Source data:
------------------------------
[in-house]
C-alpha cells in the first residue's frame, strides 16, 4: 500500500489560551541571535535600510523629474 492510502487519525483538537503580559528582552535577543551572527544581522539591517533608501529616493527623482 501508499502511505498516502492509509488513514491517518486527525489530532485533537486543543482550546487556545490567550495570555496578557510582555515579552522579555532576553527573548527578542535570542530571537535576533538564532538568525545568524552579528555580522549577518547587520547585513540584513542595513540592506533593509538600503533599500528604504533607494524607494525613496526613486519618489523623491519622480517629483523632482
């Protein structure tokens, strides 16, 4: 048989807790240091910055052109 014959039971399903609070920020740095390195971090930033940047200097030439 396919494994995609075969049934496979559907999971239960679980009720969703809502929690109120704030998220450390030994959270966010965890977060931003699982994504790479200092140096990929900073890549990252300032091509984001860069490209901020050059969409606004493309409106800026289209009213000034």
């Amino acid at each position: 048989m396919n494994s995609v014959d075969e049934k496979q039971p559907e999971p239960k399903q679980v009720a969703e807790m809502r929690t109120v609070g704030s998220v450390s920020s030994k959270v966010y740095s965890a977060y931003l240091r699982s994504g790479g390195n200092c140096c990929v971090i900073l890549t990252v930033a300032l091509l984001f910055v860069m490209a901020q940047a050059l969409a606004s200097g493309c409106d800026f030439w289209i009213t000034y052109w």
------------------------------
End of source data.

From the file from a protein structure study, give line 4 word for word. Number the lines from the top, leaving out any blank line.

């Amino acid at each position: 048989m396919n494994s995609v014959d075969e049934k496979q039971p559907e999971p239960k399903q679980v009720a969703e807790m809502r929690t109120v609070g704030s998220v450390s920020s030994k959270v966010y740095s965890a977060y931003l240091r699982s994504g790479g390195n200092c140096c990929v971090i900073l890549t990252v930033a300032l091509l984001f910055v860069m490209a901020q940047a050059l969409a606004s200097g493309c409106d800026f030439w289209i009213t000034y052109w």